Unless you're a Pinhead. Then there's nothing I can do for you anyway.
Dear Friends and Supporters,
On Sunday, November 12th in Racine, I will hold my 1000th
Listening Session with the people of Wisconsin. Before reaching that
milestone, I want you to know that I've decided to continue my role as
Wisconsin's Junior Senator in the U.S. Senate and not to seek the
Democratic nomination for President in 2008.
Like many Americans, I am excited by the results of the November 7th
election. My fourteen years in the Senate have been the greatest
privilege of my life and I am extremely pleased with what we have
accomplished. During so much of that time, however, we Democrats have
not only been in the minority but have often been so deeply mired there
that my role has often been to block bad ideas or to simply dissent.
That is a very important role but I relish the thought that in this new
Congress we can start, not only to undo much of the damage that
one-party rule has done to America, we can actually advance progressive
solutions to such major issues as guaranteed healthcare, dependence on
oil, and our unbalanced trade policies. The Senate of the 110th
Congress could also well be a place of greater bi-partisan
opportunities for change; something I am very proud to have been
effective at in both Republican and Democratic Senates.
I hope all of you know how much I have appreciated the incredible
response you have given me and the efforts of our Progressive Patriots
Fund since January, 2005. In addition to all of our work in Wisconsin
and D.C., I have traveled to seventeen states trying to promote the
election of progressive Democrats in all states. At every stop from
Birmingham, Alabama to Burlington, Vermont, to Ft. Dodge, Iowa, to Las
Vegas, Nevada, people have agreed with my view that we need to stand up
for a strong, principled Democratic party that is willing to replace
timidity with taking the risks of promoting a platform of bold solutions
to our nation's problems. Unfailingly, people responded well to my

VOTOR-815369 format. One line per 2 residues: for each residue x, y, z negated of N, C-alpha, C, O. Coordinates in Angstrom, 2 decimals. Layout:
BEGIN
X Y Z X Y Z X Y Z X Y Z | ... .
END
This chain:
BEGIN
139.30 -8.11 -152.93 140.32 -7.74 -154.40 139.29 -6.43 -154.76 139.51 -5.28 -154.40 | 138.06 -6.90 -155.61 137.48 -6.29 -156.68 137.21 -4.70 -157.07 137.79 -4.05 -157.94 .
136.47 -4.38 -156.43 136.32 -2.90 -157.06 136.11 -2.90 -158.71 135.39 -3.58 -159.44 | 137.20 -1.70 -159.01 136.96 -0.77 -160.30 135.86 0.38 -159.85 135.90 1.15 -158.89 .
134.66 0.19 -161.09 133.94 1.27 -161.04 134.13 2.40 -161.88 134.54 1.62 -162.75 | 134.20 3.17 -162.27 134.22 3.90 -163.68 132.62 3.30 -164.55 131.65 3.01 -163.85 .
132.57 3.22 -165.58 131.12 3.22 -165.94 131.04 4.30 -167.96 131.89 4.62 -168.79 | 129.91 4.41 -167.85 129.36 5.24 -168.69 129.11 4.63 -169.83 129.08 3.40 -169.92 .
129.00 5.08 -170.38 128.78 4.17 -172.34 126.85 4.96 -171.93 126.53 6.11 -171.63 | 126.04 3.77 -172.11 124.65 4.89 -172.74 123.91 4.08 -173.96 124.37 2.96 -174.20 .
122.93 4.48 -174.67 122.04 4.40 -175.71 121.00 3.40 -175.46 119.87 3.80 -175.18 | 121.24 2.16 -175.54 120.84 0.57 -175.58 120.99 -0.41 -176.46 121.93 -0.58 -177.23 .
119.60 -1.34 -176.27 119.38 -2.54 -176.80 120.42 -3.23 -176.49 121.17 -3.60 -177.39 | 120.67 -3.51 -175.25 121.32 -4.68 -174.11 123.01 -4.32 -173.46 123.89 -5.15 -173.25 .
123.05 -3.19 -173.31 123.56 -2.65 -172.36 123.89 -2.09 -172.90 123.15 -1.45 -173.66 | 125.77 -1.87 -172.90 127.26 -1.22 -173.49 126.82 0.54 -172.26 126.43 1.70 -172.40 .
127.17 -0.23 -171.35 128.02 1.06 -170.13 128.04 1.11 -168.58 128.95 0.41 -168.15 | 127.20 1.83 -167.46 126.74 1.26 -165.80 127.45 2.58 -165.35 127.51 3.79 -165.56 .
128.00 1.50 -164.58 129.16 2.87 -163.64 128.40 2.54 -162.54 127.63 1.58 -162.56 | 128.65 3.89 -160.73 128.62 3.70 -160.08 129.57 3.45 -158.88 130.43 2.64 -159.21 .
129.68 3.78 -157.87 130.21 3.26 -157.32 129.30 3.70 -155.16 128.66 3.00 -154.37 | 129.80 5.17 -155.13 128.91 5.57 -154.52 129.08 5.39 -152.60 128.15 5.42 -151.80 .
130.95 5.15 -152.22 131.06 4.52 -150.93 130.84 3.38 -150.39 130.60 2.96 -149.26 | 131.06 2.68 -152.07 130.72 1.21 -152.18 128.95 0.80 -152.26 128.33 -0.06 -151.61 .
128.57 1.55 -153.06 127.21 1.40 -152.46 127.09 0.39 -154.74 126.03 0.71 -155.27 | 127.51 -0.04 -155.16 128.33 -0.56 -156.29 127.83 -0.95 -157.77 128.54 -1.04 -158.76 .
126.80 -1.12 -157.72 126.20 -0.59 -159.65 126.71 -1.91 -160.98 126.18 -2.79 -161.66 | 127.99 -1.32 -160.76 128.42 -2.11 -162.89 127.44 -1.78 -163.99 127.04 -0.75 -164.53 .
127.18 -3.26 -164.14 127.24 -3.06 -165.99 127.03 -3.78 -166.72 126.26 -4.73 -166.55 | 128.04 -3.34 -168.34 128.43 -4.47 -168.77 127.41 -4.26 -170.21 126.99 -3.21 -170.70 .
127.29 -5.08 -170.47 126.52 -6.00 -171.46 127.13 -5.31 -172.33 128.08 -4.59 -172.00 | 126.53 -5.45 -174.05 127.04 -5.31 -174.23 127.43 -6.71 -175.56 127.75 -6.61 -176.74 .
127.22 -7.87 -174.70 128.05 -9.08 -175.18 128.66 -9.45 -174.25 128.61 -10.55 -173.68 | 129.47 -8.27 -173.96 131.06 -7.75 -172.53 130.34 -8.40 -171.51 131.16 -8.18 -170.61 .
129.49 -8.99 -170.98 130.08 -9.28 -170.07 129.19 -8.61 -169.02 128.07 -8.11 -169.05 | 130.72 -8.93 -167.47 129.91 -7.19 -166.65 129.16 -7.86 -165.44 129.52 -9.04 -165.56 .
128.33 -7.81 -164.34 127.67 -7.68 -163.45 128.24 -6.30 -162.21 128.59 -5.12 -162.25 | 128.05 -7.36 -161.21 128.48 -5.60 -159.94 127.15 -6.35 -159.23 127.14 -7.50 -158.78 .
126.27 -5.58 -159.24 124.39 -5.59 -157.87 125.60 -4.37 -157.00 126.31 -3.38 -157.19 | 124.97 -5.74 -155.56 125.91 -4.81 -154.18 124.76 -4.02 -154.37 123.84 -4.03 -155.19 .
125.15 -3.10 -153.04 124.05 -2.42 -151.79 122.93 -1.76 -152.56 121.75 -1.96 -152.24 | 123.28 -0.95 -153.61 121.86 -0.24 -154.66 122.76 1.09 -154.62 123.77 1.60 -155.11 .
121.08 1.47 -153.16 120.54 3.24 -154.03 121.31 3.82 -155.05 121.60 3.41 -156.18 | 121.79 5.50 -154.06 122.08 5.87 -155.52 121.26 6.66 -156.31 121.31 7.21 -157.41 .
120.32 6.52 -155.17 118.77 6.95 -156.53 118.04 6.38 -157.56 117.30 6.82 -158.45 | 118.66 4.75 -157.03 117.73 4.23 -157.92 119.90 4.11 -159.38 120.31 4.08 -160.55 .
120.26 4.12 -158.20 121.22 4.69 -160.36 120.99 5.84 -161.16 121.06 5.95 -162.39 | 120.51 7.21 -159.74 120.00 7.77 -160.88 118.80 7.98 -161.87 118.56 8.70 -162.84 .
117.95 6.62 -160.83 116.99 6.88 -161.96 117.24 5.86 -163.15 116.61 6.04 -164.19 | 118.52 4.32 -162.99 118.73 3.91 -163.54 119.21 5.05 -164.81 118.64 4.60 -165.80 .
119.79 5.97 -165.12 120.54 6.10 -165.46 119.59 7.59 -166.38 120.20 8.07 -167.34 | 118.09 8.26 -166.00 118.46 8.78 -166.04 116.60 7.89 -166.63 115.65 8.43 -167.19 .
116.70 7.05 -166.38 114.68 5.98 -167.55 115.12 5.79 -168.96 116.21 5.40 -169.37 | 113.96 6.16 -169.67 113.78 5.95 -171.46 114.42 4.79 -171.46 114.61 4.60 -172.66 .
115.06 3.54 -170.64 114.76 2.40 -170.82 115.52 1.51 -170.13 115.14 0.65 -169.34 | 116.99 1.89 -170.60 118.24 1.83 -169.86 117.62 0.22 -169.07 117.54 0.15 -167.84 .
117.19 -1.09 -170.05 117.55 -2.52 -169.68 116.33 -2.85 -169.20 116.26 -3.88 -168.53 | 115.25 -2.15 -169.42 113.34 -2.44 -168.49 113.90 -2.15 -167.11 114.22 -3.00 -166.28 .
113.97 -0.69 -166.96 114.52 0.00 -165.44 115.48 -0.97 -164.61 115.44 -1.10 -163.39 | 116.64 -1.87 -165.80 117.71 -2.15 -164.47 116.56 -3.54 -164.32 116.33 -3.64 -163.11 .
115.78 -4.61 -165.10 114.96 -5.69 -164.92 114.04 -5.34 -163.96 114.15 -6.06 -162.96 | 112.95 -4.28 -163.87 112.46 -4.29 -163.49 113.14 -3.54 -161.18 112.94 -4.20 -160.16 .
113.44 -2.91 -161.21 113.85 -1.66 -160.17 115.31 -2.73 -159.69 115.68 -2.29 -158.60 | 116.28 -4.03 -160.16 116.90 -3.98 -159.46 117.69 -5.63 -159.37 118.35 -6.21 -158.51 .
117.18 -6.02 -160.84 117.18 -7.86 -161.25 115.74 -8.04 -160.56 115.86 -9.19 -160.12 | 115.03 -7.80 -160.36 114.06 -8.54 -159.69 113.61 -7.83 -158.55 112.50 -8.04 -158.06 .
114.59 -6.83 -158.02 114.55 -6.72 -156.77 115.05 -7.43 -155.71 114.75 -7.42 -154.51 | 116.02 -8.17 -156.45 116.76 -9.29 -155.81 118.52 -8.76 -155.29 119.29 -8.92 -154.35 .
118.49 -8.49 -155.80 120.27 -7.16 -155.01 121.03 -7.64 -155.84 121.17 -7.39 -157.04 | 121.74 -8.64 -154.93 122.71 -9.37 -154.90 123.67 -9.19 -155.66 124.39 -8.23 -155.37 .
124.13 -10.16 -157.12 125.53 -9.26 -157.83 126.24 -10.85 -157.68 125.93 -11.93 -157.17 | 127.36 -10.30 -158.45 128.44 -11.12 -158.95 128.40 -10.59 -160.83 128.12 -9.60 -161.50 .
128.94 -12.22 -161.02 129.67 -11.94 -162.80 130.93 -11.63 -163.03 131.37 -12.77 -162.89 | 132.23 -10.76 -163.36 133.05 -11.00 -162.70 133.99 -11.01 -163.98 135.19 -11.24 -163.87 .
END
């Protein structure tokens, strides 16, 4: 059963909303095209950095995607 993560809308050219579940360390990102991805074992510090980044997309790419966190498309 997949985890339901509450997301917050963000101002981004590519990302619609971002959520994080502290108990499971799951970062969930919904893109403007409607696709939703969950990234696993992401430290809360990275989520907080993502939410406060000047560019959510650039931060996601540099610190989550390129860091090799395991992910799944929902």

positions: opposition to the Iraq war; calling for a timeline to
redeploy our troops from Iraq so we can focus on those who attacked us
on September 11th, 2001; my opposition to the flawed
provisions of the USA Patriot Act that threaten the freedoms of
law-abiding Americans; my call for accountability for the
Administration's arrogant disregard for the law especially with regard
to illegal wiretapping; fighting for fiscal responsibility including
tough common sense budget rules that will help end the reckless policies
that have heaped a mountain of debt on our children and grandchildren;
as well as my strong belief in guaranteed healthcare for all Americans
and substantial investment in alternative energy sources and
Yet, while I've certainly enjoyed the repeated comments or buttons
saying, "Run Russ Run", or "Russ in '08", I often felt that if a piece
of Wisconsin swiss cheese had taken the same positions I've taken, it
would have elicited the same standing ovations. This is because the
hunger for progressive change we feel is obviously not about me but
about the desire for a genuinely different Democratic Party that is
ready to begin to reverse the 25 years of growing extremism we have
I'm sure a campaign for President would have been a great adventure
and helpful in advancing a progressive agenda. At this time, however, I
believe I can best advance that progressive agenda as a Senator with
significant seniority in the new Senate serving on the Foreign
Relations, Intelligence, Judiciary and Budget Committees. Although I
have given it a lot of thought, I cannot muster the same enthusiasm for a
race for President while I am trying simultaneously to advance our
agenda in the Senate. In other words, if I really wanted to run for
President, regardless of the odds or other possible candidates, I would
do so. However, to put my family and all of my friends and supporters
through such a process without having a very strong desire to run, seems
inappropriate to me. And, yes, while I would strongly prefer that our
nominee in 2008 be someone who had the judgment to oppose the Iraq war
from the beginning, I am prepared to work as hard as I can through the
Progressive Patriots Fund, and consistent with my duties in the Senate,
to maintain or increase our gains from November 7 in the Congress and,
of course, to elect a Democrat as President in 2008.
Most important, I want to continue my work as a Senator from this
wonderful State of Wisconsin. Our fourteen year ongoing conversation
that has taken place in hundreds of communities in Wisconsin in the form
of open Listening Sessions is the principal reason I have been
perceived as "ahead of the curve" on many key issues. Simply listening
to the reasoning and passions of Wisconsinites remains the best source
of good ideas and common sense I've ever encountered.
I love this country very much and am so lucky to be able to serve it
in the United States Senate. My heartfelt thanks to all of you for your
support and encouragement.